Previously Patched Java SE Flaw Still Exploitable, Security Researchers Say
A Java SE flaw Oracle reported as patched in 2013 can be easily bypassed today, security researchers have found, which means that millions of Java users have been vulnerable to this flaw for about three years.
Adam Gowdiak, CEO and founder of Poland-based Security Explorations, disclosed information about the broken fix at the 2016 JavaLand conference in Bruhl, Germany, and posted an exploit on the Full Disclosure mailing list.
Security Explorations originally found the flaw (CVE-2013-5838) and reported a vulnerability that made it possible to implement a class spoofing attack against the JVM back in July 2013. Oracle reported the following September that the vulnerability had been addressed by a backported implementation from JDK 8 of the affected component in JDK 7 Update 40.
However, Security Explorations showed how the fix can be trivially bypassed by making a four-character change to the proof-of-concept exploit code.
"We implemented a Proof of Concept code that illustrates the impact of the broken fix described above," the researchers wrote in a report. "It has been successfully tested in the environment of Java SE Update 97, Java SE 8 Update 74, and Java SE 9 Early Access Build 108. In all cases, a complete Java security sandbox escape could be achieved."
Gowdiak also wrote that Oracle "improperly evaluated the impact" of this vulnerability, claiming that it could "be exploited only through sandboxed Java Web Start applications and sandboxed Java applets."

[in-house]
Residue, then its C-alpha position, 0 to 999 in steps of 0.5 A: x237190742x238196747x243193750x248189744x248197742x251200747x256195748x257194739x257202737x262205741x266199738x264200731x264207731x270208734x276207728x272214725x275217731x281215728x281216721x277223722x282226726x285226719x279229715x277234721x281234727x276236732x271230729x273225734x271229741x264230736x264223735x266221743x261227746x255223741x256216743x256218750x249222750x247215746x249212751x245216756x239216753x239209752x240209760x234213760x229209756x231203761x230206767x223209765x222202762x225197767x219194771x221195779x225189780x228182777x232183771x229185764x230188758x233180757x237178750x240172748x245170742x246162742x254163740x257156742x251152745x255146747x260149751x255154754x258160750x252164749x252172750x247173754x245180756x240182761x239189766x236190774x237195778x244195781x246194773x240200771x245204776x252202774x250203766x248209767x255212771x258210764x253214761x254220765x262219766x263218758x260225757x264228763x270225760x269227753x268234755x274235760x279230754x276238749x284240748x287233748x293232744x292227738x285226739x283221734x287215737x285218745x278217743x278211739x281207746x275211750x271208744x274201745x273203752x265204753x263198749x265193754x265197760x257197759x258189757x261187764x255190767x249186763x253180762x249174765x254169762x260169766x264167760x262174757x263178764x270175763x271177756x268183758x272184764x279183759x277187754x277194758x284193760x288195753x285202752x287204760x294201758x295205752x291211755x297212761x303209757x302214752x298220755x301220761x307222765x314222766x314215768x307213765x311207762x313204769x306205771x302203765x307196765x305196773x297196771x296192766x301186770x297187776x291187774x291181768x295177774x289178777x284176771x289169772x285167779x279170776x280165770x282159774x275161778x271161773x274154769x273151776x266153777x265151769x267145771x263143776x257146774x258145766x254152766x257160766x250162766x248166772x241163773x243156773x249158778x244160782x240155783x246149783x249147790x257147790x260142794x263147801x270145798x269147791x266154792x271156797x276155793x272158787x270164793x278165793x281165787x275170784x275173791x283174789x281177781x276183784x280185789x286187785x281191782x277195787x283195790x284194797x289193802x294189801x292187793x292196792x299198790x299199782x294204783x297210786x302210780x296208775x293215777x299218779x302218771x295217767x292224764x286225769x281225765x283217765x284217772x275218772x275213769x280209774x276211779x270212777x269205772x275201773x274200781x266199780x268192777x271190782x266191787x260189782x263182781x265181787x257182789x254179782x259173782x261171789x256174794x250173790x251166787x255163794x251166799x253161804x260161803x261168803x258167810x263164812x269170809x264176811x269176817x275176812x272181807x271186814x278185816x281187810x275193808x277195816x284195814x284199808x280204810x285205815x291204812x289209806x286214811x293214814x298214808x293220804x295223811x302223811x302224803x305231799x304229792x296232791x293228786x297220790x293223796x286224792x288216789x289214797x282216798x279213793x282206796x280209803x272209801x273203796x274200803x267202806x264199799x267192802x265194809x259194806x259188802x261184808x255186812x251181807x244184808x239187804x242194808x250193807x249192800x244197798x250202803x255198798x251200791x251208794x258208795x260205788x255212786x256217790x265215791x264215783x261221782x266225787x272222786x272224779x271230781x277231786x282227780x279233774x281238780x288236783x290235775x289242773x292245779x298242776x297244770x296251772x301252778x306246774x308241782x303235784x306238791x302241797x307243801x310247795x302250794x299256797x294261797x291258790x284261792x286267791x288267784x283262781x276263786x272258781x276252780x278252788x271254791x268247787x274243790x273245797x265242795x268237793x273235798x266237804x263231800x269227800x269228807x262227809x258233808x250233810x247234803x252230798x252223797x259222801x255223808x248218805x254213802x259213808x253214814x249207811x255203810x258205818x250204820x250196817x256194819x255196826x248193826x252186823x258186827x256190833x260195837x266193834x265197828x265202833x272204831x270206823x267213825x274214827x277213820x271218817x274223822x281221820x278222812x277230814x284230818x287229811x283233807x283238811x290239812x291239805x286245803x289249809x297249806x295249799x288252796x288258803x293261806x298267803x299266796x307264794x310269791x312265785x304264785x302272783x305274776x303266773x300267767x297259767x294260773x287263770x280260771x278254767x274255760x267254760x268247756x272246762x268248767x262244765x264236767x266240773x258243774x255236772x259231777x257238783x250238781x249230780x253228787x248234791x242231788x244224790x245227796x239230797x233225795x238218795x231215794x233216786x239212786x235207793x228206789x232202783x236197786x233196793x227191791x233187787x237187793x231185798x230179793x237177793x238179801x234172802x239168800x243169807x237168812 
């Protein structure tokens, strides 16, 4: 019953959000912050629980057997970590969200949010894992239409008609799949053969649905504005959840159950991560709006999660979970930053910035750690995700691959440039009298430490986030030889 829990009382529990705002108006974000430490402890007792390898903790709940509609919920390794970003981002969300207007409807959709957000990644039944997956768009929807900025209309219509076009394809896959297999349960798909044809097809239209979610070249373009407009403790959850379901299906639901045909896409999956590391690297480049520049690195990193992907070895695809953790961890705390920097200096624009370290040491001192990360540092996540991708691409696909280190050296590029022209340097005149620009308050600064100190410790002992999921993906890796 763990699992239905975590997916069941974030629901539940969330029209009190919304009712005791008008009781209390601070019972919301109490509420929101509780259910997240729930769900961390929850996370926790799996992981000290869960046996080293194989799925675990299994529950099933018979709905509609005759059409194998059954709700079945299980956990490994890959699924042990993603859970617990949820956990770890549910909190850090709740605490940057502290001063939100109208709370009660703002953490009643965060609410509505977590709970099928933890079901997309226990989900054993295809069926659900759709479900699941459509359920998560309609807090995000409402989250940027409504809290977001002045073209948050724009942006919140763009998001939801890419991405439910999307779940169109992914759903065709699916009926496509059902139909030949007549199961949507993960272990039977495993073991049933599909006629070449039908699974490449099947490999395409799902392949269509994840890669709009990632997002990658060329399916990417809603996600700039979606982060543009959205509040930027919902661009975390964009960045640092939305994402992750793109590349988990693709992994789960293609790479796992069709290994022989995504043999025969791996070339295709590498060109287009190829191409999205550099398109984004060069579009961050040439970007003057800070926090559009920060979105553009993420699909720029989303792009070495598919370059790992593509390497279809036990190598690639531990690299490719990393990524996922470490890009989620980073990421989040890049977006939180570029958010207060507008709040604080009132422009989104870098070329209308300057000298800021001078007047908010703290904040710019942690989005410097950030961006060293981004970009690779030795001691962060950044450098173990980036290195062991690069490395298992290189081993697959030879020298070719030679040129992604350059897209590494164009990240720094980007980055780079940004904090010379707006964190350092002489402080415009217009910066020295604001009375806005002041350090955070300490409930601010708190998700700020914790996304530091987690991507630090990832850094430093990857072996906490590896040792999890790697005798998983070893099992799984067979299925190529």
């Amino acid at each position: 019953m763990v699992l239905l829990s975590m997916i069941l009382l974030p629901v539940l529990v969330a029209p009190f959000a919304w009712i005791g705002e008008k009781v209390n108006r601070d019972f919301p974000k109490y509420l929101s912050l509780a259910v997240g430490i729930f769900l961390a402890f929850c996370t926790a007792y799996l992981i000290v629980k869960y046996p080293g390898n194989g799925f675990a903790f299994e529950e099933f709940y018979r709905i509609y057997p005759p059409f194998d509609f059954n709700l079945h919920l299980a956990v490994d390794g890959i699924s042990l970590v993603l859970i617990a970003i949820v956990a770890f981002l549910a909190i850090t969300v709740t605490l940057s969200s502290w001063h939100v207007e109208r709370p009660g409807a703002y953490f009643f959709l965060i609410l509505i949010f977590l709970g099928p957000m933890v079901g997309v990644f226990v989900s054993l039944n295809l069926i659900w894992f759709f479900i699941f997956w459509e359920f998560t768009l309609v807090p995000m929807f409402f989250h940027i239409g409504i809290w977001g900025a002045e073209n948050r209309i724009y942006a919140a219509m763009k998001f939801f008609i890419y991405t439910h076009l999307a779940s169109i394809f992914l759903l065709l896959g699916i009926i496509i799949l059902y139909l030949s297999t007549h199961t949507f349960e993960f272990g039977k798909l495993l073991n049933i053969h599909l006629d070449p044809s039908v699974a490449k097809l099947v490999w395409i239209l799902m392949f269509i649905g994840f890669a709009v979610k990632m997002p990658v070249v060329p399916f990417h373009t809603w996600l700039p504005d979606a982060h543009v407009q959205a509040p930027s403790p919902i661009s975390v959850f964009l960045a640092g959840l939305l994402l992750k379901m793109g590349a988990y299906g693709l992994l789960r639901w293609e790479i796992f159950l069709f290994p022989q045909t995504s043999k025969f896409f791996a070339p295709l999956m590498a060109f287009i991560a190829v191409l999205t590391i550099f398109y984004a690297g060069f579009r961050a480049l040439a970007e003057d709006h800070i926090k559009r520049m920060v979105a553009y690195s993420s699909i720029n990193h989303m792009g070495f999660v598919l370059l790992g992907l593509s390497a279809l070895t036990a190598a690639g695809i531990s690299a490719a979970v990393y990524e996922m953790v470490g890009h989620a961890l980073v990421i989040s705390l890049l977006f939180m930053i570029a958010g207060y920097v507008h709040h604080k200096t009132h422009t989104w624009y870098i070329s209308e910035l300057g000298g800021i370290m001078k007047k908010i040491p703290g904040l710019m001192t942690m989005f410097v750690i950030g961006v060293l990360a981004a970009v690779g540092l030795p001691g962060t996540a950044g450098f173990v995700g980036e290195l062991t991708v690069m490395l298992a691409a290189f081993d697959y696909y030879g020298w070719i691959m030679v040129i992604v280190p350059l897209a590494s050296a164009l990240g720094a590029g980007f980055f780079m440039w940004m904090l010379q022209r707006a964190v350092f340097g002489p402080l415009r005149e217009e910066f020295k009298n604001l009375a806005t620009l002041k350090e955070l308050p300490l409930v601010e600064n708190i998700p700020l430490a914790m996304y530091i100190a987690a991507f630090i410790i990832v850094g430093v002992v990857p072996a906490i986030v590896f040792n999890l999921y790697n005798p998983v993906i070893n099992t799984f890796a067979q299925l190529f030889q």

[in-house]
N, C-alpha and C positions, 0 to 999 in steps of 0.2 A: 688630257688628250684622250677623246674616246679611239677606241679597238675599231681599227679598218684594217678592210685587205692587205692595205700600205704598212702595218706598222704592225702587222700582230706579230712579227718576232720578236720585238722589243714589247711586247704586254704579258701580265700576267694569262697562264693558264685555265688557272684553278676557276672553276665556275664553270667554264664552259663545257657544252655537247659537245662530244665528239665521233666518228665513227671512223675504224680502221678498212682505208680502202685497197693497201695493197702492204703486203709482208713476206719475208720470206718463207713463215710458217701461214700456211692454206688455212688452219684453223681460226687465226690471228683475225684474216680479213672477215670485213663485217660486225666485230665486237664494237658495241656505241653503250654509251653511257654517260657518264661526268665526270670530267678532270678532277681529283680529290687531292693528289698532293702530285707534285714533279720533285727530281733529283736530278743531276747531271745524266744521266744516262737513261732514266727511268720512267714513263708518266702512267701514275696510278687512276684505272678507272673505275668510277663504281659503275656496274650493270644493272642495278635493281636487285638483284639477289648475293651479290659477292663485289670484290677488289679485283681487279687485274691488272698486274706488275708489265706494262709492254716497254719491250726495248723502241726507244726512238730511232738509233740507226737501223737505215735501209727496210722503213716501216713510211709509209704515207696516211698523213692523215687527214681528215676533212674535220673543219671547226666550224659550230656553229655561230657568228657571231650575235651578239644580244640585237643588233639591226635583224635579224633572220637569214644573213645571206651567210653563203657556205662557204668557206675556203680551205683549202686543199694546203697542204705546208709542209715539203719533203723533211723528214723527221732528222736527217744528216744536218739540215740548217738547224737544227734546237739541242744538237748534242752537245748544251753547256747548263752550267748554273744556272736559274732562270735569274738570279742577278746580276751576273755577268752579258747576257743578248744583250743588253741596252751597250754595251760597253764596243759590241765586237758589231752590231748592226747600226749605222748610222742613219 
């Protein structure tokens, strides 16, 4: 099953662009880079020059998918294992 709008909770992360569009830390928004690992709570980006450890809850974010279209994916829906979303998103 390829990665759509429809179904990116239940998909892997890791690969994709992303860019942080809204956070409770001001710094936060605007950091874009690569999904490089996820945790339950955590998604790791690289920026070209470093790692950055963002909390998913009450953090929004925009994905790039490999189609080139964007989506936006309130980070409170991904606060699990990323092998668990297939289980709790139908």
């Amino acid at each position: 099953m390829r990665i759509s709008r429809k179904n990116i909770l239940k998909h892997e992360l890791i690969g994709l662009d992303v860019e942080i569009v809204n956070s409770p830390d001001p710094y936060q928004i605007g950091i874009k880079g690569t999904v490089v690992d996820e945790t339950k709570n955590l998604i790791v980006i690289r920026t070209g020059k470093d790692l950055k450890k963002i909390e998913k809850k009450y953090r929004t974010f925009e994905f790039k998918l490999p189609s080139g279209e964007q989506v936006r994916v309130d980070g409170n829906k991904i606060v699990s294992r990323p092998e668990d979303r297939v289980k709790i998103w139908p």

"This is not true," Gowdiak wrote. "We verified that it could be successfully exploited in a server environment as well such as Google App Engine for Java."
Fortunately, the exploit code doesn't bypass Oracle's click-to-play browser feature that blocks Java content by default. Introduced in 2014, the feature presents a Web page as a blank space until the user clicks the box to enable the content. This seems to have mitigated the vulnerability of Java in the browser, which was largely the result of the way Oracle has bundled the Java browser extension with the Java runtime environment (JRE).
Security researchers typically give the vendor a heads up before reporting a flaw, so they can report that it has been fixed and that vulnerability doesn't become a bullseye for malicious hackers. But the company no longer tolerates broken fixes, and reports them without prior notice.
"The vendor that gets the questionable honor to be the first to experience our modified Disclosure Policy is Oracle," Gowdiak wrote.
John K. Waters is the editor in chief of a number of Converge360.com sites, with a focus on high-end development, AI and future tech. He's been writing about cutting-edge technologies and culture of Silicon Valley for more than two decades, and he's written more than a dozen books. He also co-scripted the documentary film Silicon Valley: A 100 Year Renaissance, which aired on PBS. He can be reached at firstname.lastname@example.org.